Just about the time Casillo was turning his attention to vintage typewriters, the world was turning its attention to word processors and personal computers.
For more than a century, the typewriter dominated desktops in businesses, schools and homes around the world. It began life as a relatively simple instrument powered by human force and ingenuity. Typewriter history is filled with innovation, daring design and mechanical beauty.
In the years since the Sholes & Glidden Type Writer, the first commercially successful typewriter, was introduced in 1874, more than 300 different makes and models of writing machines were invented, patented, or manufactured in North America. The typewriter revolutionized nearly all aspects of written communications. In its heyday, a global industry grew to support typewriter manufacturing, sales and service. The typewriter was indispensable.
And then it wasn’t.
Seemingly overnight – and with little regard for its worldwide contributions – the typewriter was obsolete. In the 1980s, new technology, promising even more productivity, silenced the wonderful noise.
The obituary for the typewriter has been written many times over the past several decades, Casillo says, but for many reasons it will not go quietly into that good night.
“Old typewriters, relegated to an attic or garage, have a talent for survival,” Casillo says. “Writing machines 100 years old still turn up. People find it difficult to throw away a typewriter, even when it no longer works. This makes collecting typewriters a hobby where the earliest examples are still available and waiting to be found.”
But there’s more at work here than simply availability. After all, we are not a society that struggles to toss aside antiquated technology when newer and better is available. No one hungers for their old black-and-white TV in the age of high-definition.
And yet, there is a small but very real typewriter renaissance going on that is almost inexplicable. The allure of the typewriter is different. It’s personal. There is something so basic, so satisfying, so human in this mechanical dinosaur. It’s like trying to explain love.
“I talk to a lot of people in my store,” Casillo says. “I’ll have a 20-something walk into the door, a person who works on Wall Street, and he wants a typewriter. And I ask what do you want one for? And he’ll say, just to type something, just to type a note. They want to connect with something.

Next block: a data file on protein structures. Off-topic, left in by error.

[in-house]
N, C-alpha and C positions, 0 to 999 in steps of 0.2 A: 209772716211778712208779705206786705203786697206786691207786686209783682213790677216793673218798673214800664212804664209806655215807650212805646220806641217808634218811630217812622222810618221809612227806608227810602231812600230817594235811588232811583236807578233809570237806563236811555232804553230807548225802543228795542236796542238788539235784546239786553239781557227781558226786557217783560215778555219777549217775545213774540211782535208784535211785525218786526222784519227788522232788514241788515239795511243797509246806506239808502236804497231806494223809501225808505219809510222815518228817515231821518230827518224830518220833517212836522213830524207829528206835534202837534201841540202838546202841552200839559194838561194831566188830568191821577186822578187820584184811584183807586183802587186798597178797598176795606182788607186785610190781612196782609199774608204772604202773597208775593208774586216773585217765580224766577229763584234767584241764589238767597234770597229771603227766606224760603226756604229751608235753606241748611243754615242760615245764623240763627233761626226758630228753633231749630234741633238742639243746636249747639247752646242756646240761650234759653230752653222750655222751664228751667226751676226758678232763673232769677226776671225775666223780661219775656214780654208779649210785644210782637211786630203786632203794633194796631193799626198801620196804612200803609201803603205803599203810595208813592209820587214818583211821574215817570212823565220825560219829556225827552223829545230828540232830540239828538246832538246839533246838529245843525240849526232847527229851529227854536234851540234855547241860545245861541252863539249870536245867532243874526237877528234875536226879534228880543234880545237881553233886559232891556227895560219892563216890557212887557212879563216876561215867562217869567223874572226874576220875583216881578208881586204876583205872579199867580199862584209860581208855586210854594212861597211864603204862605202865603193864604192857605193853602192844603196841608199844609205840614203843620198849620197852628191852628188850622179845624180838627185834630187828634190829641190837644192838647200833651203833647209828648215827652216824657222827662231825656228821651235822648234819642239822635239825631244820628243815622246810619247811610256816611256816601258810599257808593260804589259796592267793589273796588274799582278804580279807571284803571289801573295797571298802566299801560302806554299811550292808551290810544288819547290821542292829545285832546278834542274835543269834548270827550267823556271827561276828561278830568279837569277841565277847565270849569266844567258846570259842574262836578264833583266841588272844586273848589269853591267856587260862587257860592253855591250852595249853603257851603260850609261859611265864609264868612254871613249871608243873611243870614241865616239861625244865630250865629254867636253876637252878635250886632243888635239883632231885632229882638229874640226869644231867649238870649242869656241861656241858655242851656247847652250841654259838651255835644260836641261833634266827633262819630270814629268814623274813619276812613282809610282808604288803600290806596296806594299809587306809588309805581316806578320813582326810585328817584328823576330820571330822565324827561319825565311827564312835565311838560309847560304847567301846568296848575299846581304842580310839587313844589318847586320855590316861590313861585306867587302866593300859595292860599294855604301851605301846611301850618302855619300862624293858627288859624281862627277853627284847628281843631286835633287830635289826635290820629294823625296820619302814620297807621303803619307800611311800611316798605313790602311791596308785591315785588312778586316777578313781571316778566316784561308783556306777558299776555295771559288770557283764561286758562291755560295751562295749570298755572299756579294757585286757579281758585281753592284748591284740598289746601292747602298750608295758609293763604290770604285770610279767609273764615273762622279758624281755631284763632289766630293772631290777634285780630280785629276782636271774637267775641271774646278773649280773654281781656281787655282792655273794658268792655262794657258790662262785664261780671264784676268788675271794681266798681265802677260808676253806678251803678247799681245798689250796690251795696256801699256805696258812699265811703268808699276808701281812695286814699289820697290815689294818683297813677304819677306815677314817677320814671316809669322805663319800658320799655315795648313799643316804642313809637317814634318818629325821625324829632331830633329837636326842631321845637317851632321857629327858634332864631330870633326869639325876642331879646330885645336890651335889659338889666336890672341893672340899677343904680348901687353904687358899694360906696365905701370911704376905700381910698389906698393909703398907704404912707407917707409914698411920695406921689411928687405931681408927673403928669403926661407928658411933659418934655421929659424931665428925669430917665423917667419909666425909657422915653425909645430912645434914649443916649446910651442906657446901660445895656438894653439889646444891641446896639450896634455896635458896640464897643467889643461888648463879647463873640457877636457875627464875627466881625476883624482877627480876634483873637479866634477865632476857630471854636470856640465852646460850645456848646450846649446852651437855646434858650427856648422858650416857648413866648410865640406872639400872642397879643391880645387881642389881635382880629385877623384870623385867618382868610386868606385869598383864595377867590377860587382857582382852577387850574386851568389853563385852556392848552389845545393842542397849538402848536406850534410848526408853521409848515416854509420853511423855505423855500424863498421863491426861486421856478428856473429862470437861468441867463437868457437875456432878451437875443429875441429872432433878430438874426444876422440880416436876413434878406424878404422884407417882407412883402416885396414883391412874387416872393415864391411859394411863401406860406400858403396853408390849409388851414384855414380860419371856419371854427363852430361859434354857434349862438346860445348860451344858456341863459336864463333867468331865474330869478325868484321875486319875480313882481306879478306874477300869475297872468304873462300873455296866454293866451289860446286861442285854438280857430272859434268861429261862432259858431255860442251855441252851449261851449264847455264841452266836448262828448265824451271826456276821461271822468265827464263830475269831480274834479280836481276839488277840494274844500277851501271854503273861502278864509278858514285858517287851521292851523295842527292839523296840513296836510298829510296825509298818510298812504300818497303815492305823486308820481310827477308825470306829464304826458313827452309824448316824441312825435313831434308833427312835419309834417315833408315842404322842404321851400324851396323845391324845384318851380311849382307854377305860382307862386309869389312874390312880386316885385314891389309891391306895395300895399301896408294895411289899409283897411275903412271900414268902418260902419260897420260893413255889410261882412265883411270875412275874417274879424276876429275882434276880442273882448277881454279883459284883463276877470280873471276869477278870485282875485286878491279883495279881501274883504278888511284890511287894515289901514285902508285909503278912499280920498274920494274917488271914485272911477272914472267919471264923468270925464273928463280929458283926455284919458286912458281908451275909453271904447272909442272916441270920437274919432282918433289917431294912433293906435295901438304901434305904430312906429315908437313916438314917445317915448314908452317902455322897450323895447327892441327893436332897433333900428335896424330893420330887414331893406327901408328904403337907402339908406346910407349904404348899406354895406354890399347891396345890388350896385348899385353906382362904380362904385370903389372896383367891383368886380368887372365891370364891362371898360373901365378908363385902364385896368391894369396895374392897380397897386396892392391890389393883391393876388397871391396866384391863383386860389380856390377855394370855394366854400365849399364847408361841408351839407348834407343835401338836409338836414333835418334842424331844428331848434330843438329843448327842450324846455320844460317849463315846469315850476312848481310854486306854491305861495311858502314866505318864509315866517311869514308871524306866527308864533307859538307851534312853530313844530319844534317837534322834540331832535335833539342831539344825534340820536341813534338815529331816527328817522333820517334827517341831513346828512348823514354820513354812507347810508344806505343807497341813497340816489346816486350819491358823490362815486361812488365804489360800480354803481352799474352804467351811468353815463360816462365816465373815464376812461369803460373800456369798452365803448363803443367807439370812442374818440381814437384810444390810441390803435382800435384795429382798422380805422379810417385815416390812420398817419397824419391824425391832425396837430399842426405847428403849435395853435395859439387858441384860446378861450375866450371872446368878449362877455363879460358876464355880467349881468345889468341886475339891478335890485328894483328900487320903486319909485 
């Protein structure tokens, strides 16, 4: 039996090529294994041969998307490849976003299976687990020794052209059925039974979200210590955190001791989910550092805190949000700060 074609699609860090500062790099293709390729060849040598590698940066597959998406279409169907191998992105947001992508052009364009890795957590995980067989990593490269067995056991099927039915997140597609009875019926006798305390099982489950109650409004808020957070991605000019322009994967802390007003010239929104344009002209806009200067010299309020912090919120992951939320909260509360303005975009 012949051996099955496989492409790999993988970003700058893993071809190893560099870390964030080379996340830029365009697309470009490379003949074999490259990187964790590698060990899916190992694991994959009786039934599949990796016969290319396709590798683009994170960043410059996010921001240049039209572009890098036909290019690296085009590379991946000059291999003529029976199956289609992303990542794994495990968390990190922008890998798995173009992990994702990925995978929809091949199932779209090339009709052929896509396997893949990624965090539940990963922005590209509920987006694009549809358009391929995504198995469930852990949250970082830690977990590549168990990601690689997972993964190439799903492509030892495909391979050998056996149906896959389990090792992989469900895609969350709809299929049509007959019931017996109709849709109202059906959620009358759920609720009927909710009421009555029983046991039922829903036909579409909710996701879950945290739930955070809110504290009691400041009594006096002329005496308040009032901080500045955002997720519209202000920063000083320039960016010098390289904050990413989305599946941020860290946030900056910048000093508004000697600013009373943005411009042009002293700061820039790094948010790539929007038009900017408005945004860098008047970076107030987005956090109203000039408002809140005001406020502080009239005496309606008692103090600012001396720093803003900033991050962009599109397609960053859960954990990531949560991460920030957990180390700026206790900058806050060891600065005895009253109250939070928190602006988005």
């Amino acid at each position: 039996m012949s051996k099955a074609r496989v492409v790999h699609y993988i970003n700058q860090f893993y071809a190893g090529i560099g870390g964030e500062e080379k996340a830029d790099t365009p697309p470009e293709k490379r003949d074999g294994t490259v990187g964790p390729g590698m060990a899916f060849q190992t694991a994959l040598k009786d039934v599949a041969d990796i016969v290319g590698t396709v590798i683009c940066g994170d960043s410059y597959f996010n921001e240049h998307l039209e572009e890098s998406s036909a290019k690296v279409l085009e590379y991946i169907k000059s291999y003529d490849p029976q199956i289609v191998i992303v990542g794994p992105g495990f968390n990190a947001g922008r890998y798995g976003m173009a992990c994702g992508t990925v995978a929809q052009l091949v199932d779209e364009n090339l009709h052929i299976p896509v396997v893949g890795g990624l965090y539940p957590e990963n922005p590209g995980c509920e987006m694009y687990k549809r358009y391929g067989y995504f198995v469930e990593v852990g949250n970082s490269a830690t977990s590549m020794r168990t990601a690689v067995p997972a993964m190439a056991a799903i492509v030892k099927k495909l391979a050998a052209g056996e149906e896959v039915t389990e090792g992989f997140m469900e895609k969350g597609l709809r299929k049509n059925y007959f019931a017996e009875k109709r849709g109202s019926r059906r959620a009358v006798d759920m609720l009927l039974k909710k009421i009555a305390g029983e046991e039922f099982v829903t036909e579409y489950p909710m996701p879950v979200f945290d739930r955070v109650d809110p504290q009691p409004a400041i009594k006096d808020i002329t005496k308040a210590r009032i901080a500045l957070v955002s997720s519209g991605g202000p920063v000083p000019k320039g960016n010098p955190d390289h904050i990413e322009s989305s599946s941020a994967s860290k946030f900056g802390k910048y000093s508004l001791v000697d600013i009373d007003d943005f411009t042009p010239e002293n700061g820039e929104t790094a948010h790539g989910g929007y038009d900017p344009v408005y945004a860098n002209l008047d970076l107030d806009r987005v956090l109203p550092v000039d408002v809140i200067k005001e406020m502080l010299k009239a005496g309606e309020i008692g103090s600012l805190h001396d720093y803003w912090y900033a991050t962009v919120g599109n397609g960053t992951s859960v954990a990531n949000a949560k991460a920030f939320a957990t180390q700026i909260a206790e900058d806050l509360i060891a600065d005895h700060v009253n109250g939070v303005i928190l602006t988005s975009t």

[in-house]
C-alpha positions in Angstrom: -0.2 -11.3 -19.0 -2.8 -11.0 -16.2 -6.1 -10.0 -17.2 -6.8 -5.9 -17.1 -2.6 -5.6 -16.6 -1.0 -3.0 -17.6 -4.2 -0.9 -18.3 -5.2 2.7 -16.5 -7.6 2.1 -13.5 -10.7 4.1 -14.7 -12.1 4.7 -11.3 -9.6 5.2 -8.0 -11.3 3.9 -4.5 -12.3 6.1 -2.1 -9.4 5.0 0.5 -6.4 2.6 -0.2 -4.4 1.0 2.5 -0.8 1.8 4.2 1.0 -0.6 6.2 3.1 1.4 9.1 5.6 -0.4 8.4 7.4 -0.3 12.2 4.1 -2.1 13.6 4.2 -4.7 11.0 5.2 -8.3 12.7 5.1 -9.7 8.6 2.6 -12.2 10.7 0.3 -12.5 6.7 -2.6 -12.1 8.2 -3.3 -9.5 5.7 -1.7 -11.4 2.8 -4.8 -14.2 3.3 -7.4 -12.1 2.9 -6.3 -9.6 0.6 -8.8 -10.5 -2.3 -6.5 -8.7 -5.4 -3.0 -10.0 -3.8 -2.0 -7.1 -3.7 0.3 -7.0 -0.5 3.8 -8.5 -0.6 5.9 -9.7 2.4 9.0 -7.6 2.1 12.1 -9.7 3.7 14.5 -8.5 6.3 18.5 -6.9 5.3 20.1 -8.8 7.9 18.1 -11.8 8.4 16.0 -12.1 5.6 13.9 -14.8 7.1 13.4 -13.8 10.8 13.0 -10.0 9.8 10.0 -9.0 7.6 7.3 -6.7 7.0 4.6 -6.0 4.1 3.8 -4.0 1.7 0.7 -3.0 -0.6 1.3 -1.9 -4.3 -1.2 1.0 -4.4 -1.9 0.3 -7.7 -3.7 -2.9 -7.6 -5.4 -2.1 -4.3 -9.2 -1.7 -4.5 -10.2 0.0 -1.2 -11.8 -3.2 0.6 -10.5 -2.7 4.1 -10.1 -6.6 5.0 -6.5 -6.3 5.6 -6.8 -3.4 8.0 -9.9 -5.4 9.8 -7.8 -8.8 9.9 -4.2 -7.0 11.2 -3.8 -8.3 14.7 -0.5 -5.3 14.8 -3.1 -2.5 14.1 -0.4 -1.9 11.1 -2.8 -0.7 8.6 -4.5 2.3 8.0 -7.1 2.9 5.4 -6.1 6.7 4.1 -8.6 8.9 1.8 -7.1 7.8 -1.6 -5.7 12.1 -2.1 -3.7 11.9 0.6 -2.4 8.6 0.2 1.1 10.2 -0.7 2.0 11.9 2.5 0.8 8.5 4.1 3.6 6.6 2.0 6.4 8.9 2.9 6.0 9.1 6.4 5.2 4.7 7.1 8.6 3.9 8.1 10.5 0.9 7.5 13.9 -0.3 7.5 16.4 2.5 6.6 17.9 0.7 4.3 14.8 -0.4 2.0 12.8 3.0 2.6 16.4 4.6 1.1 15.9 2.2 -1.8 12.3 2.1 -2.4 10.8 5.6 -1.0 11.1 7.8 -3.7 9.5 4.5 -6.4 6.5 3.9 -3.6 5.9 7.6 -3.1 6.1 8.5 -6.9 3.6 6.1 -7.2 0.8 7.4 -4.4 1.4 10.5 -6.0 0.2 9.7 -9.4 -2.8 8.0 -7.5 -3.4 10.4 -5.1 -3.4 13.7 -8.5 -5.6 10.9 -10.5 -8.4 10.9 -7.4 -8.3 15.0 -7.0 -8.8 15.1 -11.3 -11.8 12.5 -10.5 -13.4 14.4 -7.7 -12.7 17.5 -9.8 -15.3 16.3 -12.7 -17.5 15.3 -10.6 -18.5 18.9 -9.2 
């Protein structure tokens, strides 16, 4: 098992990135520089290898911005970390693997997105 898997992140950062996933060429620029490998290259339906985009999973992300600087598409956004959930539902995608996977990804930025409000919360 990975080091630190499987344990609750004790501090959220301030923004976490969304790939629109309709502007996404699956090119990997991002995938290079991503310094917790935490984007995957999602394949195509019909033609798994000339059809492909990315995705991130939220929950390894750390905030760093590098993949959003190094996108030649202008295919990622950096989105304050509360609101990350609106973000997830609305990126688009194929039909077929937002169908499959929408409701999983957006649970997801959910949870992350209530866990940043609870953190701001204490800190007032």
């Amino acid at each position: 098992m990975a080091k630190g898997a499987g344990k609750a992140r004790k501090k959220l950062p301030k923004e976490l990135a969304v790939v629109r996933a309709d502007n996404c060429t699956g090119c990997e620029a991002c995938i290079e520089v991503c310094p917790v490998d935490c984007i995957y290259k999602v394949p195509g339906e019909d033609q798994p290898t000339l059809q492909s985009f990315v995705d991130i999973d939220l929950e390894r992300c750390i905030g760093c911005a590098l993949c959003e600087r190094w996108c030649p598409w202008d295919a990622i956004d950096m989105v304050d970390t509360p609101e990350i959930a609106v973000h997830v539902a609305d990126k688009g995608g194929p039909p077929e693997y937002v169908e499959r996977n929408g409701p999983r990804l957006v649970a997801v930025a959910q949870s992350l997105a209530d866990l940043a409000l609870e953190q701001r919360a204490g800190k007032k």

“So there’s that human quality that yearns for something like this. Technology is good, don’t get me wrong. Technology offers us a lot of things, a lot of conveniences. But we’re still human inside. We’re still basically mechanical creatures. We still desire a tactile experience.”
Maybe that’s it. Maybe it all comes down to a tactile experience. When you write anything on a typewriter – from a love letter to a shopping list – it is most definitely a physically engaging practice. Maybe that’s what we secretly crave in this high-tech, virtual-reality world.
“You certainly have sweat equity with a typewriter,” Casillo says. “Nothing is being changed automatically for you. There is no auto correct. Or spell check. It’s harder to type. It isn’t as pretty. Your mistakes are right there on the page for everyone to see. The typewriter makes the process more human. That changes everything. There is a different vibe about the whole process. You can sense it.
“Like Tom Hanks said in my book, he never throws out a typewritten letter. They’re permanent.”
Tom Hanks. Yes. That Tom Hanks. Big. Forrest Gump. Saving Private Ryan. Philadelphia.Cast Away. Apollo 13. Sleepless in Seattle. The voice of Woody in Toy Story, for crying out loud. That guy. He’s now The Patron Saint of Typewriters.
In 1978, just as his career was about to take off, Hanks owned a cheap plastic model typewriter that needed repair. The shop owner laughed at the thought. He convinced Hanks he needed a “real” typewriter. The shop owner talked Hanks into buying a Hermes 2000, a lightweight and very dependable portable typewriter. Hanks was hooked. The actor now has more than 100 vintage typewriters. Hanks can be found almost anywhere talking about the joys of typewriters, including Casillo’s book.